- One Sun Cobalt RAQ 550
- One hard drive
- One Arch Linux installer CD
- Another computer
- One crazy admin
Firmware requirements: I haven't tested this with the original firmware that normally ships with the RAQ 550, because mine already came with updated (unofficial) firmware. Updating the firmware is beyond the scope of this document. BIG FAT WARNING: If the firmware update process goes wrong and you reboot your system, you just have turned your RAQ 550 into a piece of junk. The only way to fix it would be to desolder the flash chip and have it flashed again with correct firmware. If your firmware works for you, I recommend not touching it.
Setting up your serial port
The RAQ 550 has two serial ports, which the first one (marked with a single dot) serves as console access. Configure your terminal application to use 115200 baudrate, 8 bits, no parity and 1 stop bit (115200 8N1). Use screen: screen /dev/ttyS0 115200. This serial port setting is hardcoded and cannot be changed.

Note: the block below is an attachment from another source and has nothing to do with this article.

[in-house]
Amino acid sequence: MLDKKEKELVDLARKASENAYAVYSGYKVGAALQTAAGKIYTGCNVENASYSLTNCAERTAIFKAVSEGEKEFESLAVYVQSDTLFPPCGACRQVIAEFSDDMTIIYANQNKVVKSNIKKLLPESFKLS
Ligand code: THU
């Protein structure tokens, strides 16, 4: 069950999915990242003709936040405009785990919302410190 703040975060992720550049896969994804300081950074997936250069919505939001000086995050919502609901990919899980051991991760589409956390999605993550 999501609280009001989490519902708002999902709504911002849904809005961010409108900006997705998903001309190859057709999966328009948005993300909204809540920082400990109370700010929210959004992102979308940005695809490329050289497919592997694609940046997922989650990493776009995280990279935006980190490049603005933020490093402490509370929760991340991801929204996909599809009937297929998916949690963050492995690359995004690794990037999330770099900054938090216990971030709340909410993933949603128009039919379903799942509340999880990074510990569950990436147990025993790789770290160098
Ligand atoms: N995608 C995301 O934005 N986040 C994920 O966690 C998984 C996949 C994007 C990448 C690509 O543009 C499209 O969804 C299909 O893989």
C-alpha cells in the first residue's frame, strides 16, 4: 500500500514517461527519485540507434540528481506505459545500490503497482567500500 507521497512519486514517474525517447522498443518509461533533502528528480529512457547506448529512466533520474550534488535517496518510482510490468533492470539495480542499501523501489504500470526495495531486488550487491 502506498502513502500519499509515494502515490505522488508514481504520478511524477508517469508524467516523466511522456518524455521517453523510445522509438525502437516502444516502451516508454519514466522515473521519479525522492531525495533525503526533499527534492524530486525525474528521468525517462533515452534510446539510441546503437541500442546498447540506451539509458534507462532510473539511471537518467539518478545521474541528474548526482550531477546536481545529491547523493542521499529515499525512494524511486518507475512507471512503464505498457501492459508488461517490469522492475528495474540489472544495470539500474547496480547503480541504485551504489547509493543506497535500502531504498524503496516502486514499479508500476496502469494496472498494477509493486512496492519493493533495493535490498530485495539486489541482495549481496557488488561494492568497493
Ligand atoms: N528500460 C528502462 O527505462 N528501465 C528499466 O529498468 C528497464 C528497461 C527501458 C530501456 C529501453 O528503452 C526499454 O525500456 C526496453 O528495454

How the RAQ 550 boots
Booting from hard disk
The firmware is actually a modified linux kernel, serving as a bootloader. It will search for
on the first partition of the first disk, so this means the boot kernel needs to be able to read the filesystem where your load kernel resides. This limits the filesystems you can use where the load kernel resides to the filesystems that the firmware supports. Customized firmware may support other filesystems, cobalt's official software only supports ext2. Use ext2. If you have a seperate /boot, you can use whatever filesystem for / that the load kernel supports.
Booting from network
As you might have noticed, the RAQ 550 supports "netbooting". But it's not the netbooting you would expect, it doesn't use PXE. It uses its firmware kernel and tries to set it up with an NFS (Network File System) root.
Important note about drive assignements
The firmware's kernel uses the "old" style harddisk notation, for example hda2. The linux-raq550 kernel uses the newer libata drivers, causing the harddrive assignements to become for example sda2. Keep this in mind when you're configuring the firmware and fstab.